However, due to technical problems with the composite liquid hydrogen tank, the X-33 program was cancelled in February 2001.
The unpiloted X-34 is a technology testbed demonstrator that is designed to demonstrate key vehicle and operational technologies applicable to future low-cost reusable launch vehicles. This image was taken July 20, 2000.
The X-36 was built as a prototype remotely-piloted fighter jet without traditional tail surfaces. It first flew in 1997 and had 31 research flights since then. This image was taken on Oct. 30, 1997.
This artist's conception shows the X-37 Advanced Technology Demonstrator in the Shuttle Payload Bay. The aircraft is designed to test technologies for NASA's space plane program.
The X-38 Crew Return Vehicle (CRV) research project is designed to test a prototype emergency crew return vehicle for the International Space Station. Flight research with the X-38 at Dryden began in 1997 and the aircraft has since completed eight flights. The program was terminated in 2002. This image of a drop test was taken Dec. 13, 2001.
The unpowered X-40A, a space maneuver vehicle, proved the capability of an autonomous flight control and landing system in a series of glide flights at NASA's Dryden Flight Research Center in California. The image was taken May 5, 2001.
The X-43A Hypersonic Experimental (Hyper-X) Vehicle hangs suspended in the cavernous Benefield Aenechoic Facility at Edwards Air Force Base in January 2000. The X-43A was developed to flight test a dual-mode ramjet/scramjet propulsion system at speeds from Mach 7 up to Mach 10.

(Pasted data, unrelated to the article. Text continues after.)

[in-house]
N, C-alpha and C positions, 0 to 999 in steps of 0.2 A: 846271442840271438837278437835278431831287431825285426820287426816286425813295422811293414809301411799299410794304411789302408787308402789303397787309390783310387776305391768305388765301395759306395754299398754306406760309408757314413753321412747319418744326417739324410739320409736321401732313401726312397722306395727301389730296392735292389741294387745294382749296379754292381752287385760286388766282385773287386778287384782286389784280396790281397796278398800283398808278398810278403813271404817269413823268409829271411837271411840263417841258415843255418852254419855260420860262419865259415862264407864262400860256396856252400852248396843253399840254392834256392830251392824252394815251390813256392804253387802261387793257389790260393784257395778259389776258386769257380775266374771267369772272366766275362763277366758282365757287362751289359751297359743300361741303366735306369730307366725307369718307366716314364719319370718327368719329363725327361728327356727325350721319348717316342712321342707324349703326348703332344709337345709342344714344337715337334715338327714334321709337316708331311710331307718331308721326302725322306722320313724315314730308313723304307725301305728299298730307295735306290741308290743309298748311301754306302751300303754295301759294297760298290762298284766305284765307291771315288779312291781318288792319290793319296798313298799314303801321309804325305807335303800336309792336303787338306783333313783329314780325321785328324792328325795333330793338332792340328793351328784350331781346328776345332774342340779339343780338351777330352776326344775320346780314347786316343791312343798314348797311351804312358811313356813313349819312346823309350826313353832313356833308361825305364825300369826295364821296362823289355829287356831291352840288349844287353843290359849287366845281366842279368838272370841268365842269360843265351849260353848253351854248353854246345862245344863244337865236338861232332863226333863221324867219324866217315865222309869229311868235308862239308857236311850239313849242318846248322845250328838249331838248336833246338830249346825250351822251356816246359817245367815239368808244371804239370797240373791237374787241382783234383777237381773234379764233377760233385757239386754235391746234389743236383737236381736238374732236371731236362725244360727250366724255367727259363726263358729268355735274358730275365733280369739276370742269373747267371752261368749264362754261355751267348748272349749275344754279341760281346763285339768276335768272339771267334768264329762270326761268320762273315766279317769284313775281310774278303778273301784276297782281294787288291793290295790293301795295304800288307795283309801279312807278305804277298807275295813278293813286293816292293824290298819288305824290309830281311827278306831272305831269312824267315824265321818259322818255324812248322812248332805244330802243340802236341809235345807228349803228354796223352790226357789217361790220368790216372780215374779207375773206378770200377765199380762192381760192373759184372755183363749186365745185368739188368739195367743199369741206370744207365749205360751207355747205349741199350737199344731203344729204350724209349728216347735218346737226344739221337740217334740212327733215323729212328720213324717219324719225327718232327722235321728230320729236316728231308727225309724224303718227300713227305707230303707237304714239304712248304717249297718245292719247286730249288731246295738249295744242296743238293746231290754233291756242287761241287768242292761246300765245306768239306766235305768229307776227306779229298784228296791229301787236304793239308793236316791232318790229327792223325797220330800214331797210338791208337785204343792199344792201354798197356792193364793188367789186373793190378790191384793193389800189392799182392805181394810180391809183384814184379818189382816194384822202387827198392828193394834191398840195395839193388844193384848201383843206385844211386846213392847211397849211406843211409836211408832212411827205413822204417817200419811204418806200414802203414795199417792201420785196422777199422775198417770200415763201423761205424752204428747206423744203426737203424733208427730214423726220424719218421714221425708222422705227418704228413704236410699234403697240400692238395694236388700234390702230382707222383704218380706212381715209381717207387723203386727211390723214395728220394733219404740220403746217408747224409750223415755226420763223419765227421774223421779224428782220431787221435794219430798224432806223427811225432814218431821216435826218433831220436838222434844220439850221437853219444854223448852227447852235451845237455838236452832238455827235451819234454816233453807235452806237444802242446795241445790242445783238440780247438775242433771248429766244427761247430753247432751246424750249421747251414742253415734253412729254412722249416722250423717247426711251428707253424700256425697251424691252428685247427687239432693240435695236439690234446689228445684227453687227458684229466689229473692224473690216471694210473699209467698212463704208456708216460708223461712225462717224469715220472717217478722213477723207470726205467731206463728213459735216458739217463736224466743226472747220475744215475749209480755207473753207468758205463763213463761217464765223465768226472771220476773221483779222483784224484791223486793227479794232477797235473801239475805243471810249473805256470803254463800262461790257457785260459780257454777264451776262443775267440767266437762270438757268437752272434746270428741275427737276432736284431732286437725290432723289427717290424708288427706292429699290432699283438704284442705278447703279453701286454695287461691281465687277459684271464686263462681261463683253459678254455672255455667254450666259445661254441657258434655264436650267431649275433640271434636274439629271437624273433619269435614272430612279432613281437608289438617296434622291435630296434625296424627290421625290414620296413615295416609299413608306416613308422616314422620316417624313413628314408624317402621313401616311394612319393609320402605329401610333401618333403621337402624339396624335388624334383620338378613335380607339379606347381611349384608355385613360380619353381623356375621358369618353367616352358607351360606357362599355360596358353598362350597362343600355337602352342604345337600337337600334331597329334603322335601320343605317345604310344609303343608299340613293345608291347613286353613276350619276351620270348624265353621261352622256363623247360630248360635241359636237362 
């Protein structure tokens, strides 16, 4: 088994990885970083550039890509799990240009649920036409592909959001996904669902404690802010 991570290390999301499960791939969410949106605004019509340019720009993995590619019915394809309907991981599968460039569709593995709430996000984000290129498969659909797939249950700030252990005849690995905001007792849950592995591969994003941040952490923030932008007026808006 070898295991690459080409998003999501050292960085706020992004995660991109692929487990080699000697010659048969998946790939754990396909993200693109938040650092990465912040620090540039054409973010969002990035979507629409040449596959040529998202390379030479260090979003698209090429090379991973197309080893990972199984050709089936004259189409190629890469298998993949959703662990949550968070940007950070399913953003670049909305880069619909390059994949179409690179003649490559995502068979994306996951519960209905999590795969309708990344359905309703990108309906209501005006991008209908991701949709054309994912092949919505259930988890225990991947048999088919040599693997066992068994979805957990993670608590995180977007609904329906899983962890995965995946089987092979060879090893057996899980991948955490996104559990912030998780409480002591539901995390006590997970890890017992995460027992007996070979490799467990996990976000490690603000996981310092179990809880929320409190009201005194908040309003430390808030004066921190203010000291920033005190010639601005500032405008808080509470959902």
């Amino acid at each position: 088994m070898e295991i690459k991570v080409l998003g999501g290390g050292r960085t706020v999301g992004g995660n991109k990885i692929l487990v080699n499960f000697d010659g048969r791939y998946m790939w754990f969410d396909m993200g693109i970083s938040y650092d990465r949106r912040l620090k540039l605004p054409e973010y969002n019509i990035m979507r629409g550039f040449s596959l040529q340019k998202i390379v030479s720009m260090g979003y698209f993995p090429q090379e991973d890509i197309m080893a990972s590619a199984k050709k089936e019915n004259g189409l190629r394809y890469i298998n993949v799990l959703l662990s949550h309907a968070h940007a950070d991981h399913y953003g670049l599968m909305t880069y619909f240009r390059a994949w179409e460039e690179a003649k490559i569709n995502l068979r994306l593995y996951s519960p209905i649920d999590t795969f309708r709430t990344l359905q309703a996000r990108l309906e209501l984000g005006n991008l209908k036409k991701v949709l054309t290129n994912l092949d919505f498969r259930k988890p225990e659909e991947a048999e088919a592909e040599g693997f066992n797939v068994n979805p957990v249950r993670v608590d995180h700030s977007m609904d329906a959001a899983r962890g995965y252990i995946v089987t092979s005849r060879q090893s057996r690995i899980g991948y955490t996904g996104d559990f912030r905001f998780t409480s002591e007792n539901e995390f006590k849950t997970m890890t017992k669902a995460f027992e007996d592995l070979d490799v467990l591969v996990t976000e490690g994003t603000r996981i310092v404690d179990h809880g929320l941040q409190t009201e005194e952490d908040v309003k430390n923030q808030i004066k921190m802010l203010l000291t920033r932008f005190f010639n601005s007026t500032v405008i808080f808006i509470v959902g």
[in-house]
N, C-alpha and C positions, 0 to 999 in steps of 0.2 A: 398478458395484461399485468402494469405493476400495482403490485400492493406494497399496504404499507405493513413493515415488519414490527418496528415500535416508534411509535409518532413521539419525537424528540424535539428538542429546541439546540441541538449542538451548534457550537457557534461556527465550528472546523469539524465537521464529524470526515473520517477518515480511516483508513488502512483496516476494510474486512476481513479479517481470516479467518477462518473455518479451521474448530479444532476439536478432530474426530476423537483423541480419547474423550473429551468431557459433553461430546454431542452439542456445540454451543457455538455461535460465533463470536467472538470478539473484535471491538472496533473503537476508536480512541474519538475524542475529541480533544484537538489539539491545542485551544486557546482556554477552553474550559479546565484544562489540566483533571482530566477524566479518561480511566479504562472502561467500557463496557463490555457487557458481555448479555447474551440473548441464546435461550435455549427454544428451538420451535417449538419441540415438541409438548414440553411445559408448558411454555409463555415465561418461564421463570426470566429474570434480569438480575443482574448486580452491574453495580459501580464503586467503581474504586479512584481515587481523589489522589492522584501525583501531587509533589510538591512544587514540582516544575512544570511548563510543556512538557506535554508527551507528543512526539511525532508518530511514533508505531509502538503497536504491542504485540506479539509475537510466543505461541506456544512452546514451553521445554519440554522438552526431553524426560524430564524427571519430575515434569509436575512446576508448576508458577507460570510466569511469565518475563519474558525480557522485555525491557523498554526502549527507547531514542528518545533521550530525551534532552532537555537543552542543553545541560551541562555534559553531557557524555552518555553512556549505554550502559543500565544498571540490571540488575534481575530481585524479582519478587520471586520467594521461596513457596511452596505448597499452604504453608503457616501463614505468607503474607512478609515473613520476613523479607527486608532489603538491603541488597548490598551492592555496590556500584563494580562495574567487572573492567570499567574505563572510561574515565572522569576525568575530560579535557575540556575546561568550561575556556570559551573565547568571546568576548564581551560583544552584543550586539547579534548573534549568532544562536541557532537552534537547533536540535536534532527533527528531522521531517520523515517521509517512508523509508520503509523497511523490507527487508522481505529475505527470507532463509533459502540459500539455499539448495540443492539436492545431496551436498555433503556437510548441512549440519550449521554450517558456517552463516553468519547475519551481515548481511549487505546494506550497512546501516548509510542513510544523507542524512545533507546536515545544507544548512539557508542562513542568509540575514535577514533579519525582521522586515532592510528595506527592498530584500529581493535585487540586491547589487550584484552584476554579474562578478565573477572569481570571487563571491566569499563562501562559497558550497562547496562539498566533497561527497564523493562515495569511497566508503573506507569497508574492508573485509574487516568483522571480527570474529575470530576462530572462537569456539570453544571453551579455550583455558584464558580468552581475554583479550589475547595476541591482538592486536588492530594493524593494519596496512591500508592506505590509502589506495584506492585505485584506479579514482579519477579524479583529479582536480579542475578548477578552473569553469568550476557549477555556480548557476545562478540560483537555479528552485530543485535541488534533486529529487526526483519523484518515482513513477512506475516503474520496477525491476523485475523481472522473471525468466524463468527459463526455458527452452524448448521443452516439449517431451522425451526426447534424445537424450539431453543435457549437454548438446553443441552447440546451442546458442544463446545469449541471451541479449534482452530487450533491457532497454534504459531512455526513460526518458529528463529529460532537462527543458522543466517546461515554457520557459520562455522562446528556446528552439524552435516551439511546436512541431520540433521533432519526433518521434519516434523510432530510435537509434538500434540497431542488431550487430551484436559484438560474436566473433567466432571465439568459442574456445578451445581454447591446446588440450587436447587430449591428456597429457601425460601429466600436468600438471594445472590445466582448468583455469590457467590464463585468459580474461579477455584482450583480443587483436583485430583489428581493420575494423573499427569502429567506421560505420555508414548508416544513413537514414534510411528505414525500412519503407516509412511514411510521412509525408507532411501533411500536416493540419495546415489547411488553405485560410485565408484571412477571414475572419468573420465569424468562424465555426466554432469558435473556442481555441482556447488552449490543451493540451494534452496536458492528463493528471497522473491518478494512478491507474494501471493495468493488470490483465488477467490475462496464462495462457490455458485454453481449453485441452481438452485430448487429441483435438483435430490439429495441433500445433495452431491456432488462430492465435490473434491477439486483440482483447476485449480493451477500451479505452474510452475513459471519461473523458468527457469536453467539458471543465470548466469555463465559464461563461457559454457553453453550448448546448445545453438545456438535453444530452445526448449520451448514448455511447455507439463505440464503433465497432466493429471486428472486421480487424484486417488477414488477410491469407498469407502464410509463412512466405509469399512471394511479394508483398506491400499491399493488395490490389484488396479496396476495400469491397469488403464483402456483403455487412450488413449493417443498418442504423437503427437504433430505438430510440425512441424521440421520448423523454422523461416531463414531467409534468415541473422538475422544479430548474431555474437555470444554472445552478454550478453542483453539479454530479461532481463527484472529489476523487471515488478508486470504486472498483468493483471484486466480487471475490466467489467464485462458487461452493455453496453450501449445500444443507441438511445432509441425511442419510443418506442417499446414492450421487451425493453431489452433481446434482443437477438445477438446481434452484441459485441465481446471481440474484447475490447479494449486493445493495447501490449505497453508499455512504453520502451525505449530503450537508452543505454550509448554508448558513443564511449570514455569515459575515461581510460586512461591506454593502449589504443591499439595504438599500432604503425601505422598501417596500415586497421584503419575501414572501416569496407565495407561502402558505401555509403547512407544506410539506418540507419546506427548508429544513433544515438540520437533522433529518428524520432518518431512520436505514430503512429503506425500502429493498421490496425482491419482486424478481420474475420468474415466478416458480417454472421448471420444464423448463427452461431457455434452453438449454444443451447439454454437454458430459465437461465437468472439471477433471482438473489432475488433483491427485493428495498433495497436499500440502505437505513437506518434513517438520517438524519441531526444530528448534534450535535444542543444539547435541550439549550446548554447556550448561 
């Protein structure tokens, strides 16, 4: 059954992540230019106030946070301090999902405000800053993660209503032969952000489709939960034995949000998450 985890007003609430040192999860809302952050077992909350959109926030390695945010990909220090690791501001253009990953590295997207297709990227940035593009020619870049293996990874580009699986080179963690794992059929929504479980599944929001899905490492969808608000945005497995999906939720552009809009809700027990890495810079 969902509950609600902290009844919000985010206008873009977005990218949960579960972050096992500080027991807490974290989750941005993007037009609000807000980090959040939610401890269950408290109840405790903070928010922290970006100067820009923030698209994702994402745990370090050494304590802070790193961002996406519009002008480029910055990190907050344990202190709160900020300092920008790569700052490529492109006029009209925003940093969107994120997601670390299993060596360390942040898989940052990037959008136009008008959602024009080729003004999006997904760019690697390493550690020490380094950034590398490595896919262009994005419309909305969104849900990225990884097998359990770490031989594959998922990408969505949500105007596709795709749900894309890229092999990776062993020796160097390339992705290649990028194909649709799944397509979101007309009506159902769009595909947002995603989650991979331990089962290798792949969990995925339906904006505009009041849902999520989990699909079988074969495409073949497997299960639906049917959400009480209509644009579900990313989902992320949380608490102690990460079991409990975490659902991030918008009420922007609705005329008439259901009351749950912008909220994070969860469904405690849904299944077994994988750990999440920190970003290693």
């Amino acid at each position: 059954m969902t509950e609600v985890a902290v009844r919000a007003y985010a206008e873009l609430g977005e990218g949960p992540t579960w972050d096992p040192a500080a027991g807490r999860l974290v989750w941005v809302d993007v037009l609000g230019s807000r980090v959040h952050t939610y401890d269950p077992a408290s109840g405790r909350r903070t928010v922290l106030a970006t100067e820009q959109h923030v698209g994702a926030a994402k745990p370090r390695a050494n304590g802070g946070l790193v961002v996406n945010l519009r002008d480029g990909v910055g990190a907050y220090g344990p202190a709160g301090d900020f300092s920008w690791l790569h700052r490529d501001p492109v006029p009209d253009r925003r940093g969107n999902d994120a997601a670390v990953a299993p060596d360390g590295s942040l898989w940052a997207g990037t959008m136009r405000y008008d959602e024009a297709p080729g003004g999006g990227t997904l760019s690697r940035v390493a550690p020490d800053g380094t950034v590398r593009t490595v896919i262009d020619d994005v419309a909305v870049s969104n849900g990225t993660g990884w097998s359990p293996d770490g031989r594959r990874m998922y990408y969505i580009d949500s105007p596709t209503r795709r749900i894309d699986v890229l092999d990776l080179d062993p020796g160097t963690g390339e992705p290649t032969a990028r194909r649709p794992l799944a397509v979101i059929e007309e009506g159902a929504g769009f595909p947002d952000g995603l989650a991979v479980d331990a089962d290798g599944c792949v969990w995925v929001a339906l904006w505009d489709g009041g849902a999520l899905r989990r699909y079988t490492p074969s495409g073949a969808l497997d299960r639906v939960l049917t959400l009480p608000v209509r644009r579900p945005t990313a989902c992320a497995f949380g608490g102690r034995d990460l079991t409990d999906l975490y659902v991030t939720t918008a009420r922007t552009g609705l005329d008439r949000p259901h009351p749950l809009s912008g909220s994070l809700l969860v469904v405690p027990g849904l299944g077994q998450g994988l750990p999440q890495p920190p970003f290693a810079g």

The Boeing X-45A is being tested by the Joint Unmanned Combat Air Systems (J-UCAS) program as a weaponized unmanned vehicle. This image was taken on April 18, 2004 during a GPS-guided weapon demonstration flight.
A joint NASA/Boeing team tested the X-48B Blended Wing Body aircraft at NASA's Dryden Flight Research Center. The team completed the 80th and last flight of the project's first phase on March 19, 2010.
The Rotor Systems Research Aircraft/X-Wing, a vehicle that was used to demonstrate an advanced rotor/fixed wing concept called X-Wing, is shown here on Nov. 4, 1986. The vehicle was rolled out in 1986 and made several taxi tests before the program was terminated in 1988.
The XB-70A, capable of flying three times the speed of sound, was the world's largest experimental aircraft in the 1960s. The plane was built to test stability and handling of large delta-wing aircraft at high speeds.
The Republic XF-91 Thunderceptor, created as a Prototype fighter, sits at the South Base ramp at Edwards Air Force Base. The image was taken in March 1951.
This photograph of the XF-92A was taken at Edwards Air Force Base in January 1953. The plane was designed as the prototype of a delta-wing fighter. A brief series of 25 flights were made in 1953 which showed the aircraft had violent pitch-up tendencies during turns.
This photo shows the unique XV-15 Tiltrotor aircraft in vertical flight at the NASA Dryden Flight Research Center. The aircraft was involved in limited research in 1980 and 1981 in order to improve design and efficiency of rotorcraft using tilt rotors. The image was taken on Oct. 3, 1980.